“I was proud to live here and have my friends play here,” said George Moussa, who has lived behind the 15th hole since 2000 and held his wedding reception at the clubhouse. “When Bacardi bought it we were excited. But the greens, fairways, carts and clubhouse deteriorated right off the bat. Anybody could see there was no intention to upgrade or maintain it.”

Initially, Bacardi proposed building a ritzy private country club and elite course, but a membership drive stalled. He then presented plans for a $200 million “life care retirement community” called The Gardens of Calusa, which would have had 960 dwelling units, retail center and medical complex with a vita course circling it, and connecting pathways for homeowners. The project never materialized.

Bacardi offers thousands to some homeowners

Bacardi offered a $50,000 payment to ring homeowners to sign a covenant waiver, saying he understood their concerns about increased traffic, blotted-out views and diminished property values.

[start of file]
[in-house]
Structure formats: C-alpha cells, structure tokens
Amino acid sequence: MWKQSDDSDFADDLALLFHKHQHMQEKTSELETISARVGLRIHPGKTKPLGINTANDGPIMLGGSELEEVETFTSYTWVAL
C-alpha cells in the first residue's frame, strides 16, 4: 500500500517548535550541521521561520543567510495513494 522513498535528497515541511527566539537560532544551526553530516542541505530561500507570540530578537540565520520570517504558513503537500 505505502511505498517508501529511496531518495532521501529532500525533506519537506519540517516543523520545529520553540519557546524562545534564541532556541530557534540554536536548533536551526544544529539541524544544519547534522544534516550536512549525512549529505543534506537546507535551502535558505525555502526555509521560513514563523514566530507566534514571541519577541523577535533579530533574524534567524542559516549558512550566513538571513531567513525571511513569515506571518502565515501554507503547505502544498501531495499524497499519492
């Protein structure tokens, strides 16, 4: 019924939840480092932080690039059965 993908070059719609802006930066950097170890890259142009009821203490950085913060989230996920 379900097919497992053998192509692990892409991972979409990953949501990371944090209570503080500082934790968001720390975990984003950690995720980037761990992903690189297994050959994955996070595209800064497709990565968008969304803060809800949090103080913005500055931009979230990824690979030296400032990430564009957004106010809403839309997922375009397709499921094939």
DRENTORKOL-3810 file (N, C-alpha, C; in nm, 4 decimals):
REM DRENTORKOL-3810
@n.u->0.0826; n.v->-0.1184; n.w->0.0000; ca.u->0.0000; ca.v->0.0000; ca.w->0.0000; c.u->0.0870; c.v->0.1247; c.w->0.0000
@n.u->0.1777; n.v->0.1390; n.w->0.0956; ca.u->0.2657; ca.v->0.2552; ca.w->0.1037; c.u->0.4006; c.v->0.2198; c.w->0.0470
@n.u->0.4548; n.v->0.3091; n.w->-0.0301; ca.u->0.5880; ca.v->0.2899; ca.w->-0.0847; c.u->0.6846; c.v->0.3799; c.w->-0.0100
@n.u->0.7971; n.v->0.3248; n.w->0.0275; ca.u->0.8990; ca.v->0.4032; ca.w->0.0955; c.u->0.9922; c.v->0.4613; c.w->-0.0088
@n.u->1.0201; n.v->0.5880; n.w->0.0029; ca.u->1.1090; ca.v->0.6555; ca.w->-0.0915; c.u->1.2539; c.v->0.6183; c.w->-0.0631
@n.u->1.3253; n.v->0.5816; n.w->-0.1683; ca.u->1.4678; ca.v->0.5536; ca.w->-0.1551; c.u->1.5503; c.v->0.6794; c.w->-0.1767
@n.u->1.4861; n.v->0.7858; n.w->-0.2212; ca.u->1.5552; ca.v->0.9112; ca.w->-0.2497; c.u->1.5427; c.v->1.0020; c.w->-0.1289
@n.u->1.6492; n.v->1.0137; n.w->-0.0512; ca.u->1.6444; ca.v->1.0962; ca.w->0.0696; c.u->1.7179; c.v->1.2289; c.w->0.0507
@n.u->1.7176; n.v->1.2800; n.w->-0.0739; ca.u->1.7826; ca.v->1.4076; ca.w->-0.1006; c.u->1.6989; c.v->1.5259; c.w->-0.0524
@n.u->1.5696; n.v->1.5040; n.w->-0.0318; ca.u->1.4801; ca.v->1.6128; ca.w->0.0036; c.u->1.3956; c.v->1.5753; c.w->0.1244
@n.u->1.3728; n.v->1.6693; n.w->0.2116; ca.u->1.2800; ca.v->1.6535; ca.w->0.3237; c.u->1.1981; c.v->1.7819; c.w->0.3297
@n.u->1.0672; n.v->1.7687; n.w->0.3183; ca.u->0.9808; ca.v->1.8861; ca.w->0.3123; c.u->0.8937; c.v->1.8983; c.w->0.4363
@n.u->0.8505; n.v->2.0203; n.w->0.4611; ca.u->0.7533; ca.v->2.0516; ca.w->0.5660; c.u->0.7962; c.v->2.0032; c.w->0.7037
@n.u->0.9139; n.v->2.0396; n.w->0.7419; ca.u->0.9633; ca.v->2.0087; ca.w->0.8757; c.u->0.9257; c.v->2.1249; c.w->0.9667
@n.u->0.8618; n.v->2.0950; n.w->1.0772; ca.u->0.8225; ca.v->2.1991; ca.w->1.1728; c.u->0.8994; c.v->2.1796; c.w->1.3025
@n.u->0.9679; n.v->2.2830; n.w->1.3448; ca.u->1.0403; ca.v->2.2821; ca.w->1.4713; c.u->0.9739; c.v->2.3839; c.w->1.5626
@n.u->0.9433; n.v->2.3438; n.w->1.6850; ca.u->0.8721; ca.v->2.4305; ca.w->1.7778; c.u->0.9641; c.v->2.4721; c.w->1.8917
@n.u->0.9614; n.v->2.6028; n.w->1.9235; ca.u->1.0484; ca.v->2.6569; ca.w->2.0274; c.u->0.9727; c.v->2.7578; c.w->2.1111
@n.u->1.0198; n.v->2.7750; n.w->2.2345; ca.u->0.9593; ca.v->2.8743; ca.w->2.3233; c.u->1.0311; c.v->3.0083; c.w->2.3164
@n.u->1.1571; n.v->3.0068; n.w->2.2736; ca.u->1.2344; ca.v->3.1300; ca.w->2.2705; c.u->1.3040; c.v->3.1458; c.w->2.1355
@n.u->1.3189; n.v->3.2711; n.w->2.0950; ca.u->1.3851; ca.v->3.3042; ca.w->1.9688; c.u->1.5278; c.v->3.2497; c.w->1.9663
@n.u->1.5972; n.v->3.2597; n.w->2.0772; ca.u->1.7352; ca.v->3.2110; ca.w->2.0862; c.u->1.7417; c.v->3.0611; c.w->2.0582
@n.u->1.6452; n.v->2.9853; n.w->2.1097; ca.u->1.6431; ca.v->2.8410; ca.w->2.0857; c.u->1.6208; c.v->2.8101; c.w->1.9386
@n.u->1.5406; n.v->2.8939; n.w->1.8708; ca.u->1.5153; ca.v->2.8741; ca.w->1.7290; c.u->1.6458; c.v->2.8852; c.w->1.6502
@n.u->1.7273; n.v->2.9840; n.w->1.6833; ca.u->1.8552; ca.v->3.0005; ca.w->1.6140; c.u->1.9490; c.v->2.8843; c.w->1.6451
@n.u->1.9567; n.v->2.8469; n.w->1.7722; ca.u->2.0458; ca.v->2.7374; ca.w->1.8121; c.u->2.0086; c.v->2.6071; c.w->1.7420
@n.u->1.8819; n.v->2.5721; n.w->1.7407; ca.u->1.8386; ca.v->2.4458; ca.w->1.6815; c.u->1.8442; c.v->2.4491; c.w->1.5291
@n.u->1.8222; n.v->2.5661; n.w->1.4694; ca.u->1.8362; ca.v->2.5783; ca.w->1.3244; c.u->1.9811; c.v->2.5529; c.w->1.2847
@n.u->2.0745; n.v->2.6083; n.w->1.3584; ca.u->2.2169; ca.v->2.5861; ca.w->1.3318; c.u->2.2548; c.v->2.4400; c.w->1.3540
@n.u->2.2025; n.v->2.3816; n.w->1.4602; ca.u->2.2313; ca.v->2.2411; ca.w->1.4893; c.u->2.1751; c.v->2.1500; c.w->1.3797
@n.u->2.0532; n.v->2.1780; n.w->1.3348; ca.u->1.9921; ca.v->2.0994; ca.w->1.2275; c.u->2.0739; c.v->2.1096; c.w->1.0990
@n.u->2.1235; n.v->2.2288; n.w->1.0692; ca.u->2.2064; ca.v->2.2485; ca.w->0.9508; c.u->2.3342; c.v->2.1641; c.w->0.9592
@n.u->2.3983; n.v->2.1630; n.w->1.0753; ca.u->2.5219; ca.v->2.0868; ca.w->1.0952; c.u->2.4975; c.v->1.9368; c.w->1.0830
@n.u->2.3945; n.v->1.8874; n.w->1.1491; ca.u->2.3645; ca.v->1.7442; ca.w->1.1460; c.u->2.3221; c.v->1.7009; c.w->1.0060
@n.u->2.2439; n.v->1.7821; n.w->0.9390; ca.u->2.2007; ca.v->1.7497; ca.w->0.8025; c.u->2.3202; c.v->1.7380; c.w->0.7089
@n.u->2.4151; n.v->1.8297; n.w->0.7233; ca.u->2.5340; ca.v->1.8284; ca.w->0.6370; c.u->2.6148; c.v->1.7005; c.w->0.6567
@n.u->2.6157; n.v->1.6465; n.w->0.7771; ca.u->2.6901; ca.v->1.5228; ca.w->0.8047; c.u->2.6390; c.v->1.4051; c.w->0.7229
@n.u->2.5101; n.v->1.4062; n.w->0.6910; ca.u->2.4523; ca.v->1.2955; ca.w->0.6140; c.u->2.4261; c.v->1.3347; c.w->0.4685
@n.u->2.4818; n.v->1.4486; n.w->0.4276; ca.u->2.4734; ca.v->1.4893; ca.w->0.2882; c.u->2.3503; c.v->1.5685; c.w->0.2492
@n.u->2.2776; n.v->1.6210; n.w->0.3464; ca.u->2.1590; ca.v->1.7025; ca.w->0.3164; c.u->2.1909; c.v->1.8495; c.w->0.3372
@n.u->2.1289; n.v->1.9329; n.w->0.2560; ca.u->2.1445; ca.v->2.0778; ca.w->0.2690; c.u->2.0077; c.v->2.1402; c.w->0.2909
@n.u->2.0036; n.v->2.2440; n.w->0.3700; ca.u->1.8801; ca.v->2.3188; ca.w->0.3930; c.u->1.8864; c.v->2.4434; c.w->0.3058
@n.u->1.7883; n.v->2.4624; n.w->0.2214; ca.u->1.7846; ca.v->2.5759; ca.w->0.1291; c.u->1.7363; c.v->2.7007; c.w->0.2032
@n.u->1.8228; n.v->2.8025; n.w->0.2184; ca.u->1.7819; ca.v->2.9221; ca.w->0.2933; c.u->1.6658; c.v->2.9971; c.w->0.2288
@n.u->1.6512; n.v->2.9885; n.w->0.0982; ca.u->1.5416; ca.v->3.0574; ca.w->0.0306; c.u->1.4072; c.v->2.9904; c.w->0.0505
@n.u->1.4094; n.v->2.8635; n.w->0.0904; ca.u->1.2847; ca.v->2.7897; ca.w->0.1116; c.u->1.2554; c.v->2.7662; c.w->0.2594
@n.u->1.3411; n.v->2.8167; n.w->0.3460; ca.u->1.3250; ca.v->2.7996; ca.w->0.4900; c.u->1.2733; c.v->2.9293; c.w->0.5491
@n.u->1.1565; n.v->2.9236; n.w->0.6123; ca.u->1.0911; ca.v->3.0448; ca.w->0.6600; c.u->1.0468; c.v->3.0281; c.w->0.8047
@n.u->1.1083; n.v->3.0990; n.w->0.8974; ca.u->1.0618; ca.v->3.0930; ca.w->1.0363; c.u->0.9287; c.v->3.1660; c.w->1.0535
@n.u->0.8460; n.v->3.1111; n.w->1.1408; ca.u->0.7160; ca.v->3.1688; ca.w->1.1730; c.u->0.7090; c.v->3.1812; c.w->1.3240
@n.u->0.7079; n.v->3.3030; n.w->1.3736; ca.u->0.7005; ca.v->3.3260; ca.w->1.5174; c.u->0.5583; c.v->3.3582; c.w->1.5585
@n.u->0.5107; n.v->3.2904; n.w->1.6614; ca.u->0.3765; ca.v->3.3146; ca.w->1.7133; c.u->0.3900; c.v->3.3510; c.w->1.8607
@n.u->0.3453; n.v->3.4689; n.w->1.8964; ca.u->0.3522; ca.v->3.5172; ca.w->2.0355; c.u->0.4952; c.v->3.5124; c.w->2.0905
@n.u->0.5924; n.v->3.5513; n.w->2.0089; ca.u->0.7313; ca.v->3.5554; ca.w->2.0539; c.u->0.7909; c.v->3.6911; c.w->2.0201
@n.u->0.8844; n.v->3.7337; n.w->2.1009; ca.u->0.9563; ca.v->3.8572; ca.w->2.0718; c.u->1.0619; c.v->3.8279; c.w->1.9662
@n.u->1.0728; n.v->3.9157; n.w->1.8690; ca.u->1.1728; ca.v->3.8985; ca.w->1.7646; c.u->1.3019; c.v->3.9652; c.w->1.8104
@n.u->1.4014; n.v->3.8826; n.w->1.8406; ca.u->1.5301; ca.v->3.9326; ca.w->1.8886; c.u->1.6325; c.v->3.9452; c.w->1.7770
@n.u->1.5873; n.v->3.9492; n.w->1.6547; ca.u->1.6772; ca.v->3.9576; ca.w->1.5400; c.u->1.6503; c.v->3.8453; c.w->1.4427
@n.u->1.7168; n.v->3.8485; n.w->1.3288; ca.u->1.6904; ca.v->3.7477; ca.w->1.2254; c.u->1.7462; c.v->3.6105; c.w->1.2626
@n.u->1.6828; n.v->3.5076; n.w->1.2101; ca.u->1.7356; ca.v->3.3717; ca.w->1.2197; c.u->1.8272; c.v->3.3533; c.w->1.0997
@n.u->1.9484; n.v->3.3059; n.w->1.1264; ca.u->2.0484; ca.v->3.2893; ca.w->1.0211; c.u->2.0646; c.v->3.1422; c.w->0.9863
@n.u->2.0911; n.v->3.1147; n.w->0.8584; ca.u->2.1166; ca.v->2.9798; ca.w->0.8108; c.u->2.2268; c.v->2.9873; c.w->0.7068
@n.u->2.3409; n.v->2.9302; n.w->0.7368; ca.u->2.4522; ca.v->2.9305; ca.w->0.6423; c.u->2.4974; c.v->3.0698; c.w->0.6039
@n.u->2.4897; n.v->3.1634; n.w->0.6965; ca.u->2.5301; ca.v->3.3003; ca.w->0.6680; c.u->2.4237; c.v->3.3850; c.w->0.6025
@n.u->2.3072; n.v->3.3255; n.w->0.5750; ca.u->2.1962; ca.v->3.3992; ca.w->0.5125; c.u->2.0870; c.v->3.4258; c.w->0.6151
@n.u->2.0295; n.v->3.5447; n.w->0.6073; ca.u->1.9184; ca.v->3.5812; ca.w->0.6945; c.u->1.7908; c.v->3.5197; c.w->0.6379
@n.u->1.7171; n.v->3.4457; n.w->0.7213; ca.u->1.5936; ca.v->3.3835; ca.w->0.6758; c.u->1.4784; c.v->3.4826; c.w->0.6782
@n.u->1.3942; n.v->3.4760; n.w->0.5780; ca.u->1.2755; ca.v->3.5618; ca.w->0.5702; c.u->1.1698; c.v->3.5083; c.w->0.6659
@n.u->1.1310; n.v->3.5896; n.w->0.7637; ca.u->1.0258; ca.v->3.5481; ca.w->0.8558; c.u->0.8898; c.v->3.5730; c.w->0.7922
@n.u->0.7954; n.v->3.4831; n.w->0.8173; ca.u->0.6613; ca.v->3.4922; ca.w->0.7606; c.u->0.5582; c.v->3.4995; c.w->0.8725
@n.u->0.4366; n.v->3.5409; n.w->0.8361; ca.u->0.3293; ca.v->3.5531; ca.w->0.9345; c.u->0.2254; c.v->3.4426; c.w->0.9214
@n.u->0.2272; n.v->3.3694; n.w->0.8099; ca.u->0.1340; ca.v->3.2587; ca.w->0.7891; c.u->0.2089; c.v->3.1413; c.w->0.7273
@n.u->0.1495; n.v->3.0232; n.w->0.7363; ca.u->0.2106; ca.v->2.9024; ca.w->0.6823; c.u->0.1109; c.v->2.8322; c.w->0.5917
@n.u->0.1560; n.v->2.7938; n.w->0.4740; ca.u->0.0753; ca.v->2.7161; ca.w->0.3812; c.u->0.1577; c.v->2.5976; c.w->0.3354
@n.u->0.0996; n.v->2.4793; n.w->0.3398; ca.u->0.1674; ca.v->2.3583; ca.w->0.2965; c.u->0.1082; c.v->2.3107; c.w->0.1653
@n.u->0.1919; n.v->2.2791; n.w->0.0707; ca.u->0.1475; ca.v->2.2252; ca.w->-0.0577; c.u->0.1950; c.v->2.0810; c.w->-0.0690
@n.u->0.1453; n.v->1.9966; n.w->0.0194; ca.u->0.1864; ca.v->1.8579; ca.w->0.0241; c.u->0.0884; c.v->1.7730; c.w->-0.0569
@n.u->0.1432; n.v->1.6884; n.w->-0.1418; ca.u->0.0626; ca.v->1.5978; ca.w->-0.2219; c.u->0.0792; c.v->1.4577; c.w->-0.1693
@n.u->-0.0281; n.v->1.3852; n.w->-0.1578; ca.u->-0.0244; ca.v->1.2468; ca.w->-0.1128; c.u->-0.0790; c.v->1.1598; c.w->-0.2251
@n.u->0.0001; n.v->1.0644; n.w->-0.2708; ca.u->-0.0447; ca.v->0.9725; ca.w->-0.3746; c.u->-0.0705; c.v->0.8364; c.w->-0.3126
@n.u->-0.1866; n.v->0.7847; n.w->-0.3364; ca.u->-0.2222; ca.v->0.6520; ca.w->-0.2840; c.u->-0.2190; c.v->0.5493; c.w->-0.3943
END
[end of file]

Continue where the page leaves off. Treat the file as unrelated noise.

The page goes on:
Homeowners resisted. They formed a grassroots organization called Save Calusa with the other 2,300 homeowners not directly on the course. In 2012 Bacardi’s company lowered the offer to $5,000, and when his deadline passed he sued all ring homeowners to invalidate the covenant.

Anticipating a long fight in court, ring homeowners formed a trust and chipped in money for legal fees. In 2016, the homeowners won on appeal and the covenant was upheld. In a separate decision, the county’s Planning Advisory Board denied an application from Bacardi and developer GL Homes to change zoning and build 1,100 houses. Homeowners thought they had won.